Advocacy and Health Policy |
ACOG Seeks to Expand Access, Increase Quality, and Improve Outcomes for Maternal Health in Rural Communities
On May 31, ACOG submitted a comment letter to the Centers for Medicare & Medicaid Services (CMS) as a response to the Request for Information Regarding Rural Maternal and Infant Health Care in Rural Communities.
Access to obstetric-gynecologic care in rural communities is declining. Rural women experience poorer health outcomes and have less access to care than their urban counterparts. The U.S. is the only well-resourced nation with a maternal mortality rate on the rise, with stark racial and ethnic disparities in maternal mortality, especially for Black women and American Indian and Alaska Native women. Eight percent of the rural population is made up of Black Americans, and of the 5.2 million people who identify as indigenous, 40% live in rural areas on and off tribal lands.
Between 2004 and 2014, approximately 179 rural counties lost hospital-based obstetric services, resulting in a 9% increase from 45% to 54% of rural counties without hospital-based obstetric services. Additionally, more than half of rural women live more than a 30-minute drive to the nearest hospital offering perinatal services. These realities have resulted in increased numbers of out-of-hospital births, births in hospitals without an obstetric unit, and preterm births as well as higher rates of delayed prenatal care, pregnancy-related hospitalizations, low birth weight infants, and infant mortality. To further confound rural access, the obstetrician-gynecologist professional workforce is experiencing a physician shortage and maldistribution, which disproportionately impacts rural areas. Approximately half of counties in the U.S. do not have a single obstetrician-gynecologist.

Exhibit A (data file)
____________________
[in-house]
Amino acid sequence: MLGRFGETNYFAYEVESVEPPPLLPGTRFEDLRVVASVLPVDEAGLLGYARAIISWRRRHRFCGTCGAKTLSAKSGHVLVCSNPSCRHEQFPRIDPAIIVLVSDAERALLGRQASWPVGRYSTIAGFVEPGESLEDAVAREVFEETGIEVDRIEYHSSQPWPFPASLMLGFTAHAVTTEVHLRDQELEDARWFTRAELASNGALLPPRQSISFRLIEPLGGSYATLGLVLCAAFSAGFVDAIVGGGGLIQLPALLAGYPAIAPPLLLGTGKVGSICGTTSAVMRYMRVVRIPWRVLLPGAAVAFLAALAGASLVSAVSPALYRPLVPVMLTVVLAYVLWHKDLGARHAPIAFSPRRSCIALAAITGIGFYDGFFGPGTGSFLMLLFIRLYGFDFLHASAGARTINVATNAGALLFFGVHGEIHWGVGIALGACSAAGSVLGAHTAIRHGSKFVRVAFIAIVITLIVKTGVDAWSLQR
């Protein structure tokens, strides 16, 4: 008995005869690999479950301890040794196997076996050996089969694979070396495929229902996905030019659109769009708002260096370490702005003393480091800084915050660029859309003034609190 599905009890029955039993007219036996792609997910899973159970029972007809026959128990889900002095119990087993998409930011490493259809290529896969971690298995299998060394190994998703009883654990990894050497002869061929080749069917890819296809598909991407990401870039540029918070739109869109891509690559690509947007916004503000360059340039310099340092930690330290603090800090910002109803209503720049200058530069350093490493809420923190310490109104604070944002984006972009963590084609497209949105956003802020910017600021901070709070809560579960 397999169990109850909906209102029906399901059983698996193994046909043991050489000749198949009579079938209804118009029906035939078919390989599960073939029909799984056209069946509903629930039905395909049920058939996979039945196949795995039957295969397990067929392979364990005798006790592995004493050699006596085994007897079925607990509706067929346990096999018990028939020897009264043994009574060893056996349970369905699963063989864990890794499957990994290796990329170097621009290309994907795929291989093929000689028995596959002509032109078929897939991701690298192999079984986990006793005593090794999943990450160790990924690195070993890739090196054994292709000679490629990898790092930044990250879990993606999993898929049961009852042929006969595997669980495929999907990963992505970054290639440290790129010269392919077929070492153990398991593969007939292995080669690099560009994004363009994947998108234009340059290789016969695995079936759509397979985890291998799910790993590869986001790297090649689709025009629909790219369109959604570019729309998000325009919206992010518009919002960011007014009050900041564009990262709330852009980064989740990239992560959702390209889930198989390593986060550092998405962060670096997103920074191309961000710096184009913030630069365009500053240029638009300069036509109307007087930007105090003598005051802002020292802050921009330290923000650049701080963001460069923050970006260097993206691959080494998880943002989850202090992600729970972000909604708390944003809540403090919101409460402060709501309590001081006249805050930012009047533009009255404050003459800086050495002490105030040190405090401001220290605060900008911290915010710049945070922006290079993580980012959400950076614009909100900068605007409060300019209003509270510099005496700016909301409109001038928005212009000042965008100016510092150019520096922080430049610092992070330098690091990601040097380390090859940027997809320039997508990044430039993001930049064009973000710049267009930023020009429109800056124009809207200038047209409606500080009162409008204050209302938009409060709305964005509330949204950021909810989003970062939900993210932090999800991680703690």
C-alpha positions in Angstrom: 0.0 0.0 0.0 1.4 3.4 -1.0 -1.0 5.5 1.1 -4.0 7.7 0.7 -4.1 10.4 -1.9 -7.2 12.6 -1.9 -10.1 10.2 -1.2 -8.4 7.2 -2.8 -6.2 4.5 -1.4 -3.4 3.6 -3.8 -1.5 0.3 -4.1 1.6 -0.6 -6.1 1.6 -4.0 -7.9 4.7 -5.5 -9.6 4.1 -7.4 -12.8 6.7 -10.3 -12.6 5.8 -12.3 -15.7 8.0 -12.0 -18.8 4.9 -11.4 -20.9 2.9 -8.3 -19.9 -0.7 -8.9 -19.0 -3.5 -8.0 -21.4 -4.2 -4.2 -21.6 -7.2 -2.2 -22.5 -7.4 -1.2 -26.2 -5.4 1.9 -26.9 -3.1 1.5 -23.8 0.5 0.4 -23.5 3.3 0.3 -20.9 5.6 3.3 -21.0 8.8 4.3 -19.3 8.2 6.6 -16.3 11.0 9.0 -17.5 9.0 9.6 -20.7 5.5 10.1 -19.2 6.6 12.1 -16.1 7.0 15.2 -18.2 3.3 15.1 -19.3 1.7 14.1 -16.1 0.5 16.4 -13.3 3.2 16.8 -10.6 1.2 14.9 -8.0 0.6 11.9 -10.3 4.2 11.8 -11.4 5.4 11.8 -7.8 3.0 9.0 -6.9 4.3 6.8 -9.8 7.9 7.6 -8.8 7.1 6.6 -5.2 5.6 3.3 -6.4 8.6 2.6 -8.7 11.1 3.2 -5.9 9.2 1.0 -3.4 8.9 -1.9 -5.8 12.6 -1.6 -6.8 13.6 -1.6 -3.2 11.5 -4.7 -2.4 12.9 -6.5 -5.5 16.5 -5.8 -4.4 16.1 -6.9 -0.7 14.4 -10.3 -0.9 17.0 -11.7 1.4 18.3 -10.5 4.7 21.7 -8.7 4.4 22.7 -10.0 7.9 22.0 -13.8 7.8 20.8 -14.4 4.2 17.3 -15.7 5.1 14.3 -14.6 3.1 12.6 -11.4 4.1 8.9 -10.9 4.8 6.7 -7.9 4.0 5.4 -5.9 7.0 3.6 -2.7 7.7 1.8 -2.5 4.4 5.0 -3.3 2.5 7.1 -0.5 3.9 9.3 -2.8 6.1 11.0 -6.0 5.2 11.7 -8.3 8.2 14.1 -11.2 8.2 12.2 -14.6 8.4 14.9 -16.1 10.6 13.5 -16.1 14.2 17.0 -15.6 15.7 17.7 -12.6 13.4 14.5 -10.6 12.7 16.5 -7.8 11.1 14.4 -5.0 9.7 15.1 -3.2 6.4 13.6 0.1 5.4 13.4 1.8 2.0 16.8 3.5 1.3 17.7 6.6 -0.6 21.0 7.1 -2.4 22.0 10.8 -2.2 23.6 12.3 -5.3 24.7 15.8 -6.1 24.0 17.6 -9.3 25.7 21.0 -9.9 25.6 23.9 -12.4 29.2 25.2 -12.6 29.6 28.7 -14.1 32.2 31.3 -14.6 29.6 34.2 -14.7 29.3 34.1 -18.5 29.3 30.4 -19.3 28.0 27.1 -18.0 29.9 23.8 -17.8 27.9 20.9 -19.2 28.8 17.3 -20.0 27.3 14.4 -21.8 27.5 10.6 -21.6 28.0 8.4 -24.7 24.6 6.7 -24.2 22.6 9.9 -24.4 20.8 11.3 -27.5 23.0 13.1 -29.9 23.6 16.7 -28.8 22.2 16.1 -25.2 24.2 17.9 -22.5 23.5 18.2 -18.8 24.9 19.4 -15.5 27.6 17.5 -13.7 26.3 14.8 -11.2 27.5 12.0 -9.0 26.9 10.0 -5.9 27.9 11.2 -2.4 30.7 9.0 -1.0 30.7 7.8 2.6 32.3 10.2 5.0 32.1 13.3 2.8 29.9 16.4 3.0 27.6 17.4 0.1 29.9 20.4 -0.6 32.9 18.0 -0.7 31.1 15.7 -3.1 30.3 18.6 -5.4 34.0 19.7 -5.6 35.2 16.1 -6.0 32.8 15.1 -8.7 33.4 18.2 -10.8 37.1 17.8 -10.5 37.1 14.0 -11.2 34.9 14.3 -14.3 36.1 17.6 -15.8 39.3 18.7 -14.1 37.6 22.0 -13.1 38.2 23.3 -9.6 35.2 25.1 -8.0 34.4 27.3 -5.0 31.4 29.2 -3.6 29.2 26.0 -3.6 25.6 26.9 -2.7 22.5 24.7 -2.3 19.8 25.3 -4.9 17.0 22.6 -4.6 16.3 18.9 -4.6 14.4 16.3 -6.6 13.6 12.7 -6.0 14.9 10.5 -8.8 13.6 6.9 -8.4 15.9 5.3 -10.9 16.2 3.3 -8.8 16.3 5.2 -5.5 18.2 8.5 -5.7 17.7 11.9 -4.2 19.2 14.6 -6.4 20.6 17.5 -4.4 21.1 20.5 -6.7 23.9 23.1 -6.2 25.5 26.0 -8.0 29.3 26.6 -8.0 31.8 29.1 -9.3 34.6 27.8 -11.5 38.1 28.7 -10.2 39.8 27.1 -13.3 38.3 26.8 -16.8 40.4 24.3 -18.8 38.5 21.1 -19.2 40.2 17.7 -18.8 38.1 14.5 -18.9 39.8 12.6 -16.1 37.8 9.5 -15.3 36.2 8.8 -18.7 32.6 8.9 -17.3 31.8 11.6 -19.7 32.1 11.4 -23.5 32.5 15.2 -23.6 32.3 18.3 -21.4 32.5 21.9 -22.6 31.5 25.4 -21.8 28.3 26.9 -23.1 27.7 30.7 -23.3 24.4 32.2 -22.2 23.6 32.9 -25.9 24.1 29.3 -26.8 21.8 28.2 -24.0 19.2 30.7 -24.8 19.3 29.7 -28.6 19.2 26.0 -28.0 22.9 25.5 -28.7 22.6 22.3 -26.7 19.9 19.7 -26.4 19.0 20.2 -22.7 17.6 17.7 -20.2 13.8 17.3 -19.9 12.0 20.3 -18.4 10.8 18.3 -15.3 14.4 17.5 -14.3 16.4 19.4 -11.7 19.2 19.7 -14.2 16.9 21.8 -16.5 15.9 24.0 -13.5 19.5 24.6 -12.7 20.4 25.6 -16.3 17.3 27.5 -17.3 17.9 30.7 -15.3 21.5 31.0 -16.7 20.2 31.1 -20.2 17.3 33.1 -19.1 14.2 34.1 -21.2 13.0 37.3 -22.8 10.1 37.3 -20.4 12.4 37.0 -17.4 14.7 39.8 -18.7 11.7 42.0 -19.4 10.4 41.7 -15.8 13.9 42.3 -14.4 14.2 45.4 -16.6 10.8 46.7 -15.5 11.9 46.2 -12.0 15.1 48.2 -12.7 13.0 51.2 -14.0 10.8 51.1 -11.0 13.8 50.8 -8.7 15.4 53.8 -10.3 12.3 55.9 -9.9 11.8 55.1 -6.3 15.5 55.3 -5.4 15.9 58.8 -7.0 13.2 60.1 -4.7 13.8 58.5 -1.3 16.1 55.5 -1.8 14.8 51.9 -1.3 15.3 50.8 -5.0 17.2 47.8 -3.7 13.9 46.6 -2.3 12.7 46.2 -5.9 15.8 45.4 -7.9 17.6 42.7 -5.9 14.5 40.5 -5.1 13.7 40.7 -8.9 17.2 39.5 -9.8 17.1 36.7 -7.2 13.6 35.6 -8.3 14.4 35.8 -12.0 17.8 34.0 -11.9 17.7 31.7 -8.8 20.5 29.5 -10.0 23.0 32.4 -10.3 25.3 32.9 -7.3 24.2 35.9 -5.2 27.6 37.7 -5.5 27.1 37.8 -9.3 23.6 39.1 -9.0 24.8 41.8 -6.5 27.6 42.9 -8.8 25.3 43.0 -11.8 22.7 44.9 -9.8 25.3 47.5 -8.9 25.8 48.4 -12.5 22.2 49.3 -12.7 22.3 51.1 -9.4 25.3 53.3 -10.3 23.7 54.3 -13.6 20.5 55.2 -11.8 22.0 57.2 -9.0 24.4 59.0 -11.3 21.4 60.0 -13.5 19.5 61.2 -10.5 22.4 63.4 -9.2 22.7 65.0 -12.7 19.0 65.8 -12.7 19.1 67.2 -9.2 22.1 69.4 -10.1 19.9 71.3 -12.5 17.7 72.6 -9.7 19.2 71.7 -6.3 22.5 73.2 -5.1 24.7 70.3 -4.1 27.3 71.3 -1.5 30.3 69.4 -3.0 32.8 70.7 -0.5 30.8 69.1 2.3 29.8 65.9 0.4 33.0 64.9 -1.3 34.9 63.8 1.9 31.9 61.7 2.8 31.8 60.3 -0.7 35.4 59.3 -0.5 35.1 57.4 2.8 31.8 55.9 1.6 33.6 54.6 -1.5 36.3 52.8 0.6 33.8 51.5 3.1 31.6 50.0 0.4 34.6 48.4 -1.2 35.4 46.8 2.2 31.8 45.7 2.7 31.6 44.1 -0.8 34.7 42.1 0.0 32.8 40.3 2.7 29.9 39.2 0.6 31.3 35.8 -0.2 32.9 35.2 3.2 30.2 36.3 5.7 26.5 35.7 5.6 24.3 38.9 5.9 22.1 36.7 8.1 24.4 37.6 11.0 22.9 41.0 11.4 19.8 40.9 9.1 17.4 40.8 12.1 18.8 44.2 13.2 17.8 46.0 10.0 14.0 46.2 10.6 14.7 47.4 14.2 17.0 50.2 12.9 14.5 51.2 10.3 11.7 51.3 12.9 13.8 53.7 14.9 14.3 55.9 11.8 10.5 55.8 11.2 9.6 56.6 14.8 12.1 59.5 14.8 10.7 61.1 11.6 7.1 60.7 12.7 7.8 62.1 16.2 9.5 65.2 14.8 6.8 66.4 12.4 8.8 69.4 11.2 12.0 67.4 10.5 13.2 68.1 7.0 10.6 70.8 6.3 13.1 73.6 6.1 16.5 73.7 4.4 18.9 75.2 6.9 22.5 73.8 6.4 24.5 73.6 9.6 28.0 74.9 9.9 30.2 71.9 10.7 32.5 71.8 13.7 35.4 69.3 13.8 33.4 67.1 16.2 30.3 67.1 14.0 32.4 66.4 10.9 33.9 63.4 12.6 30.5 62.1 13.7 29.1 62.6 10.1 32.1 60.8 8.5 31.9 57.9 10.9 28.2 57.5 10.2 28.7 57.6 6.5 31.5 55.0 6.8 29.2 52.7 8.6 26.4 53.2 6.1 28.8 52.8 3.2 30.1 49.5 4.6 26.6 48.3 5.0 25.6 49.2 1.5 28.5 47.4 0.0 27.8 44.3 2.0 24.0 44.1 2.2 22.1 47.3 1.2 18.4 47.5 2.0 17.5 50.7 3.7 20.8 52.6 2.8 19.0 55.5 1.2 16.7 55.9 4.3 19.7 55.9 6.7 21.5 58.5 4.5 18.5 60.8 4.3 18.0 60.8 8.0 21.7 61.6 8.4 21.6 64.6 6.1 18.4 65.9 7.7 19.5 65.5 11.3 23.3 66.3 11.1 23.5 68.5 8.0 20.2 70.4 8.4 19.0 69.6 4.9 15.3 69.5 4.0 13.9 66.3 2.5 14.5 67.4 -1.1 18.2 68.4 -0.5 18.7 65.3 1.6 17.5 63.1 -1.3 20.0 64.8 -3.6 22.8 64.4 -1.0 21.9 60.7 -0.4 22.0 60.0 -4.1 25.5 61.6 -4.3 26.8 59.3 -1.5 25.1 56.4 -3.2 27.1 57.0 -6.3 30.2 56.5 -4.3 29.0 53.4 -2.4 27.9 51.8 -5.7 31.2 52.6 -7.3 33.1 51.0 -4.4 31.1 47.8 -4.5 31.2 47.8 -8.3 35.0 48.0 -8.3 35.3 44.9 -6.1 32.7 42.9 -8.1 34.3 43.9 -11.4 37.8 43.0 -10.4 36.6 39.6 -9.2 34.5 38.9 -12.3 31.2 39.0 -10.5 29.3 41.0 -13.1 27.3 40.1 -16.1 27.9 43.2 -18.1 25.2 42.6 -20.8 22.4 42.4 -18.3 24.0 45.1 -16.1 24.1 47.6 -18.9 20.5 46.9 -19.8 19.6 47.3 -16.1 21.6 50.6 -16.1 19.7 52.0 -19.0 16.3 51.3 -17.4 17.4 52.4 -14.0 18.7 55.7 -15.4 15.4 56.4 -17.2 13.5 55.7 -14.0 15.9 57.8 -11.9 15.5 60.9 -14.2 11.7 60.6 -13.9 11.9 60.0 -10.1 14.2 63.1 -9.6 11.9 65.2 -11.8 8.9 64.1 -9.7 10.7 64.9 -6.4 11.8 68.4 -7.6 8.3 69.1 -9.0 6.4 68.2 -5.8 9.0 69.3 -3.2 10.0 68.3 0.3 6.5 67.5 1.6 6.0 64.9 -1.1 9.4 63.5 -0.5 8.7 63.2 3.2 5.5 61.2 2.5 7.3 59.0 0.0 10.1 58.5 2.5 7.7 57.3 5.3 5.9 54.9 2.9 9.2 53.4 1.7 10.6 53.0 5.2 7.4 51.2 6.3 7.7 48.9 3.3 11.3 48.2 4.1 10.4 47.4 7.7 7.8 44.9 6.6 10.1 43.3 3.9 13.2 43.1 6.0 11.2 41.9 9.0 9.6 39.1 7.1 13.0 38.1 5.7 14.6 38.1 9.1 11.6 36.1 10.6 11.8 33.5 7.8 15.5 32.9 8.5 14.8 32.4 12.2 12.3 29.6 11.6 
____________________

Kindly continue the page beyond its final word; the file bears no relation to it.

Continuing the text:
In the letter sent to CMS, ACOG addressed each of these important issues, seeking to expand access, increase quality, and improve outcomes for maternal health in rural communities, as well as ways to improve and support the rural obstetrician-gynecologist workforce. Among the topics discussed were gaps in insurance access, telehealth, reimbursement, administrative burden, payment and delivery models, Alliance for Innovation on Maternal Health, and social determinants of health.
ACOG will continue advocating for safe, quality health care for rural women across the U.S., while working to strengthen policies and improve reforms that will benefit the rural obstetrician-gynecologist workforce in the country.